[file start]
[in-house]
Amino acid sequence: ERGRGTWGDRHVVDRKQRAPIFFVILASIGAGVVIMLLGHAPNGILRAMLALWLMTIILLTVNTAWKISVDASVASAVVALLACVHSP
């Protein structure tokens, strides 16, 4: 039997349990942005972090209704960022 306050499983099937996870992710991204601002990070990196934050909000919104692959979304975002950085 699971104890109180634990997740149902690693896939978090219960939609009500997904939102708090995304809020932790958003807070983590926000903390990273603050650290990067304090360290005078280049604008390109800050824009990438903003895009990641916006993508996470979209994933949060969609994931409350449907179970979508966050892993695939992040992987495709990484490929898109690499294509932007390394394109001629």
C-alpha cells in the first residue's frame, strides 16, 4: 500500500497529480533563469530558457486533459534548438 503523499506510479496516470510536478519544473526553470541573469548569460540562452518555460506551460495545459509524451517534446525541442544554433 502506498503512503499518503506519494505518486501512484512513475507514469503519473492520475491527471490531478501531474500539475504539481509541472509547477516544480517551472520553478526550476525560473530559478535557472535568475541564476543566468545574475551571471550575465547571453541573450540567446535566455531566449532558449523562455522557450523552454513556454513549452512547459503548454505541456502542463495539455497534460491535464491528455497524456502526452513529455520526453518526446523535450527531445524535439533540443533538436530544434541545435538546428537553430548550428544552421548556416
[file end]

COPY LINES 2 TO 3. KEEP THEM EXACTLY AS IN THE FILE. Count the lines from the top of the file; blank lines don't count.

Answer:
Amino acid sequence: ERGRGTWGDRHVVDRKQRAPIFFVILASIGAGVVIMLLGHAPNGILRAMLALWLMTIILLTVNTAWKISVDASVASAVVALLACVHSP
């Protein structure tokens, strides 16, 4: 039997349990942005972090209704960022 306050499983099937996870992710991204601002990070990196934050909000919104692959979304975002950085 699971104890109180634990997740149902690693896939978090219960939609009500997904939102708090995304809020932790958003807070983590926000903390990273603050650290990067304090360290005078280049604008390109800050824009990438903003895009990641916006993508996470979209994933949060969609994931409350449907179970979508966050892993695939992040992987495709990484490929898109690499294509932007390394394109001629």